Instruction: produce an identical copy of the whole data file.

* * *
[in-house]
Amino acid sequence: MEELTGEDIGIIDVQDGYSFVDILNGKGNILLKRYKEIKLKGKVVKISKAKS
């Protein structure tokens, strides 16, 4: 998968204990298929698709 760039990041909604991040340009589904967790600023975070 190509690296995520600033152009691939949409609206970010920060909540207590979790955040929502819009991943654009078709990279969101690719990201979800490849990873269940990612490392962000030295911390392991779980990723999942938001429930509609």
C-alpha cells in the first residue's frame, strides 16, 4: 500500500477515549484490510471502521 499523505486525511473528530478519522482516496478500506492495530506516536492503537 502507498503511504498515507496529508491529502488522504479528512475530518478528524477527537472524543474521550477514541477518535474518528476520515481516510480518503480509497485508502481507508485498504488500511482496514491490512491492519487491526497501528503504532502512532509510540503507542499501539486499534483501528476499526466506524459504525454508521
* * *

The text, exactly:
[in-house]
Amino acid sequence: MEELTGEDIGIIDVQDGYSFVDILNGKGNILLKRYKEIKLKGKVVKISKAKS
């Protein structure tokens, strides 16, 4: 998968204990298929698709 760039990041909604991040340009589904967790600023975070 190509690296995520600033152009691939949409609206970010920060909540207590979790955040929502819009991943654009078709990279969101690719990201979800490849990873269940990612490392962000030295911390392991779980990723999942938001429930509609």
C-alpha cells in the first residue's frame, strides 16, 4: 500500500477515549484490510471502521 499523505486525511473528530478519522482516496478500506492495530506516536492503537 502507498503511504498515507496529508491529502488522504479528512475530518478528524477527537472524543474521550477514541477518535474518528476520515481516510480518503480509497485508502481507508485498504488500511482496514491490512491492519487491526497501528503504532502512532509510540503507542499501539486499534483501528476499526466506524459504525454508521